This is common in love triangle stories - the heroine has been pursuing the wrong man and gets him at the end of Act II, only to realize she's actually in love with the other guy. This is the approach we took in Sweet Home Alabama – Melanie reconciles with Andrew at the end of Act Two, but along the way she’s fallen back in love with her ex, Jake.

Casablanca (screenplay by Julius J. Epstein and Philip G. Epstein and Howard Koch) gives a spin to this form – Ilsa tells Rick she’s willing to leave Victor at the end of Act Two, which is exactly what Rick’s been hoping for. Except now he realizes this is not morally right. So he puts her on the plane with Victor at the end.

Little Miss Sunshine (written by Michael Arndt) demonstrates a non-love-triangle version of this. Richard, the main character, wants Olive to be a winner. But when they arrive at the pageant, he realizes it is not a healthy situation for her. He has learned that he should accept and appreciate her for who she is. In the end she loses, but the previously dysfunctional family has bonded.

There is a fourth rare form: the movie where the character fails to learn the lesson. This is difficult to pull off and usually makes for a dark story. Most often we see this in black comedy. The important thing in these cases is that the character has the opportunity to learn the lesson they need to learn. The fact that they choose not to tells us something about them (and gives us a bleak view of humanity).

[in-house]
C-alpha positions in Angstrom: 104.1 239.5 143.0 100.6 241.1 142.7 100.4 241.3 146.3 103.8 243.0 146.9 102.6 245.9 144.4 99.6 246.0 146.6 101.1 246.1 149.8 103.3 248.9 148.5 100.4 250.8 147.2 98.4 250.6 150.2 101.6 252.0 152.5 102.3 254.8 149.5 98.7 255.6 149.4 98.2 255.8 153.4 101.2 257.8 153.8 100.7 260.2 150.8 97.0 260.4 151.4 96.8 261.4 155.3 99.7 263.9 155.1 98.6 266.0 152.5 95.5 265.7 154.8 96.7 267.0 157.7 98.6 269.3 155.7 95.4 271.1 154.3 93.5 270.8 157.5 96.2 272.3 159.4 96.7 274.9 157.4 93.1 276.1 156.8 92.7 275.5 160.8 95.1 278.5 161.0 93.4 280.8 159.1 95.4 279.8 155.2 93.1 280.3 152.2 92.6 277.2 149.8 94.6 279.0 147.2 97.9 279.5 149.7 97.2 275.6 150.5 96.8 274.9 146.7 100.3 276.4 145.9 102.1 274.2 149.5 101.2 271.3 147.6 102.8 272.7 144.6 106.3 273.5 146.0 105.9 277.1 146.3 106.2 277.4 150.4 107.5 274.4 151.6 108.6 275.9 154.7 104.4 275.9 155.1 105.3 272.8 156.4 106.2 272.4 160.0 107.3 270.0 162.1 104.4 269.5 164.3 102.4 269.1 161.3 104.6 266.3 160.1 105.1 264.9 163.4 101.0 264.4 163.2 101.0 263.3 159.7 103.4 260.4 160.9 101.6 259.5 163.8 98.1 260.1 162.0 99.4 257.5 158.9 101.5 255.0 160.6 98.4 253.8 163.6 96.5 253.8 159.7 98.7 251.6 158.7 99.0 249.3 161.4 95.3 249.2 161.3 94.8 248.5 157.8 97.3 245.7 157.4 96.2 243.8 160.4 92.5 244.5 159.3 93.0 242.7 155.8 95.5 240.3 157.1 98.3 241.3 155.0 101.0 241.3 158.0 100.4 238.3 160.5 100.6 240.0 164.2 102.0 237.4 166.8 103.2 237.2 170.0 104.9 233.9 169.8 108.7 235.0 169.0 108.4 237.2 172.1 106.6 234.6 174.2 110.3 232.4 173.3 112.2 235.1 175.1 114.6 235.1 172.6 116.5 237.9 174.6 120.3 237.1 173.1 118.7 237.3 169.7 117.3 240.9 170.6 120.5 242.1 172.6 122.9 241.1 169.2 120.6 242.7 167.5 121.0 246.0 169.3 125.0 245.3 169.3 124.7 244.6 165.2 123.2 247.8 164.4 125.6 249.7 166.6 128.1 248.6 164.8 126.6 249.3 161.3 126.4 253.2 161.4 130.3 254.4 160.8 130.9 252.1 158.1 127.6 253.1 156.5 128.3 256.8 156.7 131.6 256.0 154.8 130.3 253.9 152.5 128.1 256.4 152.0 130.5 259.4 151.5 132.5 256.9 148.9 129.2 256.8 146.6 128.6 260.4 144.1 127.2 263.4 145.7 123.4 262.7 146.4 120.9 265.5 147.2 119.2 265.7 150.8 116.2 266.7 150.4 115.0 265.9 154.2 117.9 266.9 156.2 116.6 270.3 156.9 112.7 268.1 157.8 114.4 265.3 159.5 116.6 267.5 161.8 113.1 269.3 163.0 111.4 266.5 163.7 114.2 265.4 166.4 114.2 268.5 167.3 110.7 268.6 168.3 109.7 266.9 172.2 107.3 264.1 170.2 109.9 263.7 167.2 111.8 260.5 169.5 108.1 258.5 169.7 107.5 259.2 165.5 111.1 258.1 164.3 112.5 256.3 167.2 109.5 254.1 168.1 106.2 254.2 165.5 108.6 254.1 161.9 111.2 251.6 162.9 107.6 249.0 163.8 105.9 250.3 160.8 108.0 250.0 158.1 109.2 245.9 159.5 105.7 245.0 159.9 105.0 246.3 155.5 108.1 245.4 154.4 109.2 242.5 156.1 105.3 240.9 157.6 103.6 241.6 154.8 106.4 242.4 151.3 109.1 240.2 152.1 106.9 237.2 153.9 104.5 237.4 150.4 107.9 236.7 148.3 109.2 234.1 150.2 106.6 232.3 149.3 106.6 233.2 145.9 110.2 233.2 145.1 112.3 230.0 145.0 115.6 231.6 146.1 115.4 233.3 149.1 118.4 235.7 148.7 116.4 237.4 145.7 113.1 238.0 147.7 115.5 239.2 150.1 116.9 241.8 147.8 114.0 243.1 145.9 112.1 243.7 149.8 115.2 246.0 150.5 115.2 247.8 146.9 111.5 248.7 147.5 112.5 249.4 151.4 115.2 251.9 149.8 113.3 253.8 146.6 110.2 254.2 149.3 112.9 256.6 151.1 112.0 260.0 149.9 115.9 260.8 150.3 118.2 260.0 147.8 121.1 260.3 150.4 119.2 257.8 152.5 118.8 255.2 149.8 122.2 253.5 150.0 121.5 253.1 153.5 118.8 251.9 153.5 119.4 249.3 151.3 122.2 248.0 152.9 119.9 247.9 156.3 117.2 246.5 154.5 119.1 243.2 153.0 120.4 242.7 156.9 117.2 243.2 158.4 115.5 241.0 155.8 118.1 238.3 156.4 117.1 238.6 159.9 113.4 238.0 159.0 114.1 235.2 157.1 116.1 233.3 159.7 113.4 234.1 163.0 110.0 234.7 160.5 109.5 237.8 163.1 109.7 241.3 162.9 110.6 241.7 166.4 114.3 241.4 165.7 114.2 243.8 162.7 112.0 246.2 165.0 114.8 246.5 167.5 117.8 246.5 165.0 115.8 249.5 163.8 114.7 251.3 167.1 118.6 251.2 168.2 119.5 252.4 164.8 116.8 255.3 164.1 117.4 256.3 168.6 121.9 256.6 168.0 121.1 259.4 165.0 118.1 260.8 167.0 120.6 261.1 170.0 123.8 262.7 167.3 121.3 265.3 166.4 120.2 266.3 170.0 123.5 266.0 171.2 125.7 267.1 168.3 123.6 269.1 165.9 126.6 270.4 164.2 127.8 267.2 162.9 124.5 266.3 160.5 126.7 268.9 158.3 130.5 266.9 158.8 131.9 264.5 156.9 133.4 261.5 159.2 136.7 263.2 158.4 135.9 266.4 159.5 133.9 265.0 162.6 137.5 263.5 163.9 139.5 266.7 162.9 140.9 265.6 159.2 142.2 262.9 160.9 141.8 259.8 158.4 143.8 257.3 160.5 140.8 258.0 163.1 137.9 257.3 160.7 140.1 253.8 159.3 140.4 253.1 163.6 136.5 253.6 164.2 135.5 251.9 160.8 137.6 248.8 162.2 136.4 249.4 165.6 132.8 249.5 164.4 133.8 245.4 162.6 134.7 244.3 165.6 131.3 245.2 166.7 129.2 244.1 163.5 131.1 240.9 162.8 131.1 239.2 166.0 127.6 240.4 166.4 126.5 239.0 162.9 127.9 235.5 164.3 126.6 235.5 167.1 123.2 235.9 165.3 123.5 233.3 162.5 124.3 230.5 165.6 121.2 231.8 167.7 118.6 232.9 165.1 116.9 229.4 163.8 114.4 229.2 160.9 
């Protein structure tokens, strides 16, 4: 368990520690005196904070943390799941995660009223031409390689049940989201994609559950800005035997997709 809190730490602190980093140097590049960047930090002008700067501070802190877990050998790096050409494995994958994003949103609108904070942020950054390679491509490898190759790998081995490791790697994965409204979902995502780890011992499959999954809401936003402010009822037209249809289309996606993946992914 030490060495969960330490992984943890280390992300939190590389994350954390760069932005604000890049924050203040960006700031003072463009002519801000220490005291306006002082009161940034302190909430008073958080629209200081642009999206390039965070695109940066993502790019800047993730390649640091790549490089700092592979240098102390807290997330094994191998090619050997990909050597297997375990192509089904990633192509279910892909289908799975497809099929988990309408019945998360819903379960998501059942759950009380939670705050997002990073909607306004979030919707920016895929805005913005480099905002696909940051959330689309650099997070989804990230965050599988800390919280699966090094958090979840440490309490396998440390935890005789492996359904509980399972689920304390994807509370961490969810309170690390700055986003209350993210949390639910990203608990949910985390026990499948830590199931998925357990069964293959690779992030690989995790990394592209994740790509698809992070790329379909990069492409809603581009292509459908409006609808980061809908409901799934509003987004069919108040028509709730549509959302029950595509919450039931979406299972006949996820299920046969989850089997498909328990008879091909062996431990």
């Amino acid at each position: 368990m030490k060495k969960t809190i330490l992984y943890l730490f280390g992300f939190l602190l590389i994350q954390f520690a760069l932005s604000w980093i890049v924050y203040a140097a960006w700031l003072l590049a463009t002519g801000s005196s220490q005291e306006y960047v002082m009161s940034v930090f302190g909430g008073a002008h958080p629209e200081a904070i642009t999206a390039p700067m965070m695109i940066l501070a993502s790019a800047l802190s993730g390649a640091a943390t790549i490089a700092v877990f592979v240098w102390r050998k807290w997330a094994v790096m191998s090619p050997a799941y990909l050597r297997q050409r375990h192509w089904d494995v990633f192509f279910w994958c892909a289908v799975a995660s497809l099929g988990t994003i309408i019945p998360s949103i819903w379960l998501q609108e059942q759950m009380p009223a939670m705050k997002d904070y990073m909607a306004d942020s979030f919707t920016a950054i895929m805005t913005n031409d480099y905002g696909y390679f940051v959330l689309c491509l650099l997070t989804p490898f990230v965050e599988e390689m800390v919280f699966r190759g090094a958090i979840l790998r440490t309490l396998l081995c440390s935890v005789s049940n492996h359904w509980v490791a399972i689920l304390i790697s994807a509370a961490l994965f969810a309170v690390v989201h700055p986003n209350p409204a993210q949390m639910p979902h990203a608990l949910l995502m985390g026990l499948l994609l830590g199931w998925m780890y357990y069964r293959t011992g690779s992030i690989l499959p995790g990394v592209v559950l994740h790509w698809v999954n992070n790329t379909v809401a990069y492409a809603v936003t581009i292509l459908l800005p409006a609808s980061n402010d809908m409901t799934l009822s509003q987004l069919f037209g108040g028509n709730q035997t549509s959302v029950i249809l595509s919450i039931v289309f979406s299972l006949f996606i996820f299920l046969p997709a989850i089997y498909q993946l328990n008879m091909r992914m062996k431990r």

Young Adult (written by Diablo Cody) attempted this – just as Mavis contemplates changing her ways, another character talks her out of it. She ends the movie right where she started – shallow and miserable.

If a character simply goes on an external mission, with no opportunity to change, the result is a superficial story. You can still pull this off if the character is likable enough and you put them in mortal jeopardy. We'll care then whether they live or die. But you can get a more complex, interesting and involving story if you add the additional level of a character arc.

When it comes to applying this to your script, it's not as simple as choosing one, two or three. You have to figure out what is right for your story and character. A good place to start is to ask yourself, “What does the character learn from this experience?”

1 comment:

Fun to Work With said...

Doug,

This is a great explanation of the arc and its variations. Succinct and clear, a scaled model that makes it easy to hold the possibilities in mind. Thanks for this useful tool.